The Argonauts' directors of scouting on each side of the border, Vince Magri and Spencer Zimmerman, are each former OUA O-linemen. Thus it is not surprising that their roster has a strong southern Ontario flavour with 14 OUA alumni — three apiece from McMaster, Guelph, U of T and York, and two from Western. Unofficially, Toronto has 22 nationals who got some of their training in CIS.
The brightest young nationals might be the two former Manitoba Bisons, though, SB Anthony Coombs and LB Thomas Miles.
Coombs is listed as a running back but in use and deed, he's a 'slash back,' to borrow a Chip Kelly-ism. Broadly, that is a receiver with a running back build and skill set, and Coombs contributed 486 of his 525 receiving-rushing yards through the passing phase. Miles was also a nice second-half revelation last season, starting seven games from Sept. 26 onward.
Whether the Argonauts' plethora of CIS alumni is pertinent to the 'turf war' between the football fans and Toronto FC fans is debatable. That said, it is a taxpayer-funded stadium and the football team really is focused on developing Canadian and Ontario players. That should count for something, no?
That said, what has been left out of that Argos-to-BMO media furor is that the soccer fans have also been under-served. The Argonauts being a lame duck at Rogers Centre is easier to evoke, due to recency bias. Soccer fans went a long time without a proper venue in their city. If someone ever writes a book about the tectonic shifts in Toronto sports during the 1990s, there better be a chapter about Canada's men's soccer team playing home games at a crumbling Varsity Stadium.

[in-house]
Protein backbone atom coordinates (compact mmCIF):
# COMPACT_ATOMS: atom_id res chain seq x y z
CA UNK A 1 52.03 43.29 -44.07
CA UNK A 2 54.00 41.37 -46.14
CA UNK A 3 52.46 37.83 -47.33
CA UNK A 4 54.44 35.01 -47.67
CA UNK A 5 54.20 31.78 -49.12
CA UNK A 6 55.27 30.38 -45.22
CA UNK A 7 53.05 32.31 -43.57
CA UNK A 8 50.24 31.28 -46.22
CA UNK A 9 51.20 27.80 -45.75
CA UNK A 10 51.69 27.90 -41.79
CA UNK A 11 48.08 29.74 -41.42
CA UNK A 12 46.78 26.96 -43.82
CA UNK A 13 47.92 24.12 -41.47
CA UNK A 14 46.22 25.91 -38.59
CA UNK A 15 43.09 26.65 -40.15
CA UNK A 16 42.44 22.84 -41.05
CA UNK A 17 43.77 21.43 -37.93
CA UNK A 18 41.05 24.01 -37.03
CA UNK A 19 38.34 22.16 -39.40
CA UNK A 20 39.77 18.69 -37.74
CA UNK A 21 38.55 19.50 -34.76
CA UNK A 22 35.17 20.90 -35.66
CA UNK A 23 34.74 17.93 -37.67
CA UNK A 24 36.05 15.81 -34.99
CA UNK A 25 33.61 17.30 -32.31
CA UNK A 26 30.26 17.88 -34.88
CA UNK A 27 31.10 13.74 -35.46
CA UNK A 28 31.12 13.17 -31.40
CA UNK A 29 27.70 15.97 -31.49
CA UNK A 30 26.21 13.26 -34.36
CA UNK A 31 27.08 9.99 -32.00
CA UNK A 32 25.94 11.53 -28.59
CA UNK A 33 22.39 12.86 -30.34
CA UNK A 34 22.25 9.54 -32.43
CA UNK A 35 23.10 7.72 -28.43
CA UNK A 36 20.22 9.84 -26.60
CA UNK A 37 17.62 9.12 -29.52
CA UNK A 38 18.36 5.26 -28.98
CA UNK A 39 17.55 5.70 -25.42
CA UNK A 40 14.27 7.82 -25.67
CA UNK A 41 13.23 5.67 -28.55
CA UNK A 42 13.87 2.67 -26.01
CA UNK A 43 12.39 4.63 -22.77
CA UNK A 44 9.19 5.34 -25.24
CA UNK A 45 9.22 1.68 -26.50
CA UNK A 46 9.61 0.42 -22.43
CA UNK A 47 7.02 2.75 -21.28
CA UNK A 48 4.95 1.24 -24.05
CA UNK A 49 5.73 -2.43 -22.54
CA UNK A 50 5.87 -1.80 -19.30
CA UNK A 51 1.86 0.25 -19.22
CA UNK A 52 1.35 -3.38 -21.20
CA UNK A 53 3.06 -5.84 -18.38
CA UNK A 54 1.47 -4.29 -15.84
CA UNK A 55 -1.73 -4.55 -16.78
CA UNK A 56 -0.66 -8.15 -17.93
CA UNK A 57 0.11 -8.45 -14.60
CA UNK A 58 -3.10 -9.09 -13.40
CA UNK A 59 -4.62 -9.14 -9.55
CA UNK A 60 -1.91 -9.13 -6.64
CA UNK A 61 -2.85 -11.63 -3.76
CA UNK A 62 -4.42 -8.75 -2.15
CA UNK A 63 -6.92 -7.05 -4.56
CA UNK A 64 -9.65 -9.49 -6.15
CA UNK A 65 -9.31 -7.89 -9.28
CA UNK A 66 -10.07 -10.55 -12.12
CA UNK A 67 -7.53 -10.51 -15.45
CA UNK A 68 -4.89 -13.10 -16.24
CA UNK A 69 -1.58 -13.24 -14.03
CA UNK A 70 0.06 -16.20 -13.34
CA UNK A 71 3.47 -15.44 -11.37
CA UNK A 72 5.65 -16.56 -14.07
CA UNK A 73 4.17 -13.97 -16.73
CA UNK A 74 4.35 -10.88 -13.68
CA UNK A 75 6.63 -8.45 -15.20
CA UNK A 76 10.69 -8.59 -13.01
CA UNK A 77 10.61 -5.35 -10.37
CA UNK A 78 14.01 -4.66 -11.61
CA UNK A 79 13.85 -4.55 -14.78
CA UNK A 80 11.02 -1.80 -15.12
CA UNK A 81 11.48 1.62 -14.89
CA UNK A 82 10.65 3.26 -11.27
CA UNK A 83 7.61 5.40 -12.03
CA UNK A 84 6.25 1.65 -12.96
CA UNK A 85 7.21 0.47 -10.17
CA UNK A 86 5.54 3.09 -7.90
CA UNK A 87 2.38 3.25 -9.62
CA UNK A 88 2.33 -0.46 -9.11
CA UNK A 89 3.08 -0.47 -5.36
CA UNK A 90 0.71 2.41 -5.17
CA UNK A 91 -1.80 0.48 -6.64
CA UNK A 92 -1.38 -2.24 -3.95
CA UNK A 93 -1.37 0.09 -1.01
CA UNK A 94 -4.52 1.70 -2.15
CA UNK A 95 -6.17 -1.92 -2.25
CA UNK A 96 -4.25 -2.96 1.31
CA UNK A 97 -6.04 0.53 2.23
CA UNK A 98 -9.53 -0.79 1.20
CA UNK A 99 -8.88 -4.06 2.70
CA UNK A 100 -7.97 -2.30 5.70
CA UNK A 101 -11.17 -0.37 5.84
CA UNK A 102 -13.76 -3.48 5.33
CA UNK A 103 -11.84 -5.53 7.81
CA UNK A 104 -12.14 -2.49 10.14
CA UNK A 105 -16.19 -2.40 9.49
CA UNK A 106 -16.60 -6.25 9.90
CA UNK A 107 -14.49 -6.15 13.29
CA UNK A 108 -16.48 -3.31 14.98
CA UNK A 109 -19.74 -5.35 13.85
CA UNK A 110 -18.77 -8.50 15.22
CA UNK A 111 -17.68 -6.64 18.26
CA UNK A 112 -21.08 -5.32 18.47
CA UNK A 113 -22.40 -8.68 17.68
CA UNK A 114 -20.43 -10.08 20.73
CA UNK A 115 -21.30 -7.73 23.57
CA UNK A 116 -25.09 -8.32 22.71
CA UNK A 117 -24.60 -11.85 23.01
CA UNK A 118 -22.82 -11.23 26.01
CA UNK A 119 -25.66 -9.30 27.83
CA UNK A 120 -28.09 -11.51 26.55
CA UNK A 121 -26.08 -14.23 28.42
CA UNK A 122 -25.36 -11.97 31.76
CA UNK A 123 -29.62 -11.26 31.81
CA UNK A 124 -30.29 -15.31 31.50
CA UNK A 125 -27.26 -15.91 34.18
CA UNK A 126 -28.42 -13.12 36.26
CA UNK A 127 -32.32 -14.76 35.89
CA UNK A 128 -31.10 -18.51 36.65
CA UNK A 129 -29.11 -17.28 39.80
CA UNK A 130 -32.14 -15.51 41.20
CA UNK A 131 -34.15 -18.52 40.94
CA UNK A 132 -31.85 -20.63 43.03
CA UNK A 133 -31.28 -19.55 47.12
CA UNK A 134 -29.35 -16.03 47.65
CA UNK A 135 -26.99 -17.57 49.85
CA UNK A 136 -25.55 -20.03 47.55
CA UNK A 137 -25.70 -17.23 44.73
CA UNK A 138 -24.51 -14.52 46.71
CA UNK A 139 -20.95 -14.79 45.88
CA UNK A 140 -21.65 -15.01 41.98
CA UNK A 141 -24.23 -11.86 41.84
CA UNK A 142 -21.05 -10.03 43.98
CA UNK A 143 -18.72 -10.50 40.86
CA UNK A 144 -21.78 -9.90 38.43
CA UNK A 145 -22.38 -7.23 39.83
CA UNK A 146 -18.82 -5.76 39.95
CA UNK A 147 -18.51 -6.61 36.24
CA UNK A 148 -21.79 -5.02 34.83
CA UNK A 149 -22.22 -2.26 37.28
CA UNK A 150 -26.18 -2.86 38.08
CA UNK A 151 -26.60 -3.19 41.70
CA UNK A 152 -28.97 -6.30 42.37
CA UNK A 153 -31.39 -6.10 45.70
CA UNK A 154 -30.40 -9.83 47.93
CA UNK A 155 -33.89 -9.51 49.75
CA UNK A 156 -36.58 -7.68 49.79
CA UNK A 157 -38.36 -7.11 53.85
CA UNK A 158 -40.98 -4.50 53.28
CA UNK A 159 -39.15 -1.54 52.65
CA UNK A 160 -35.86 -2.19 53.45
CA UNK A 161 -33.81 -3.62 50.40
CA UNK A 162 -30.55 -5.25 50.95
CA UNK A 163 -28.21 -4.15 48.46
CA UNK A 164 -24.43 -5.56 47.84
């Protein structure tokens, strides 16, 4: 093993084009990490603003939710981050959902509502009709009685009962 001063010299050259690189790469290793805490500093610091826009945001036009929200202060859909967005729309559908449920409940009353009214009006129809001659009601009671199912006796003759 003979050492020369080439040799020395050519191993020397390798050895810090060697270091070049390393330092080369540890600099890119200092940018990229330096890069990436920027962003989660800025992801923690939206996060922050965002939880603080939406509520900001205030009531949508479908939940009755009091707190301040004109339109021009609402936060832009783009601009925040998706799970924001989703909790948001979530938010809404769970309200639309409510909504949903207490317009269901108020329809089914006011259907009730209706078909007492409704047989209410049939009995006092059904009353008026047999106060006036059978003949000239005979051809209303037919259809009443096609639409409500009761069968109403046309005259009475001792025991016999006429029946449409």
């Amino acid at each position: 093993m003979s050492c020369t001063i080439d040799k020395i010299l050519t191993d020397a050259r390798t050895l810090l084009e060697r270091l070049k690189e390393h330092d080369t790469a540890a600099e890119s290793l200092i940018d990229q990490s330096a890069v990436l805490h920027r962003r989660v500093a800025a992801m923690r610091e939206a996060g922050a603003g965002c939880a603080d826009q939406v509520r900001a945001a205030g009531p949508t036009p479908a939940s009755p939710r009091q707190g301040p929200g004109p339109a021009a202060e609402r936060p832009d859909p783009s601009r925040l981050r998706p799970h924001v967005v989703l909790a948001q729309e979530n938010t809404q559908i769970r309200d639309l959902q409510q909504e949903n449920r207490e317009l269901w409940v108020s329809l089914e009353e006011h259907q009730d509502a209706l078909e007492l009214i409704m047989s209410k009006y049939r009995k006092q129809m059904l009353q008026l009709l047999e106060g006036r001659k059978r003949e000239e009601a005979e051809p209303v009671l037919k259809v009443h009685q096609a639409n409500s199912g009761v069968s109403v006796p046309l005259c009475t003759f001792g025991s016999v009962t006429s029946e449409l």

Receivers / backs — Taking the long view, whether No. 4 overall choice Brian Jones (Acadia) gets much run this season will be a big story. Jones has a wrist injury. Between Llevi Noel (Windsor AKO Fratmen juniors/U of T) and Kevin Bradfield, the Argos have two other young national wideouts.
Coombs brings a unique something to Toronto's Air Raid-esque passing game, just as Durie has done for several seasons. McMaster grad Declan Cross has stuck as a fullback.
Defensive front seven — With Ricky Foley (York) and his 56 career sacks, veteran linebacker Cory Greenwood (Concordia) and the aforementioned Miles (Manitoba) as a utility player, Toronto has some solid nationals in the force unit.
Veteran special teams ace James Yurichuk (Bishop's) also came in as a free agent. Speaking of ex-Gaiters!
Defensive secondary — How was Jermaine Gabriel (Bishop's) available at No. 17 overall in 2013? The mind reels. Well, that and he had a breakout at the regional combine. Gabriel and Matt Black are the only nationals in the secondary.
Specialists — Lirim Hajrullahu (Western), for now, is doing double duty as the botteur. The jury might be out on that until well into the season.
The argument for Andre Durie — Thanks to Jim Mullin's indefatigable advocacy journalism, the Canadian Football Hall of Fame now has a process to induct someone as a university player. Knowing that, and knowing Durie is 34 years old, sparks one to wondering whether he has a case to go in through that avenue.
Durie was that awesometacular with the York Lions. The rub is that the inductees as university players have been legends, multiple-time Hec Crighton winners such as Chris Flynn and Éric Lapointe. Playing at York at the same time that Tom Denison, Andy Fantuz and Jesse Lumsden were playing on Top 10 teams, Durie was not in the right place to win the Hec Crighton. Yet that makes his achievements at York seem even greater. Throw in what he did to make the CFL after missing two seasons with nerve damage in a knee, and then become a 10-year pro ... that just seems like the kind of career that deserves some Hall of Fame recognition.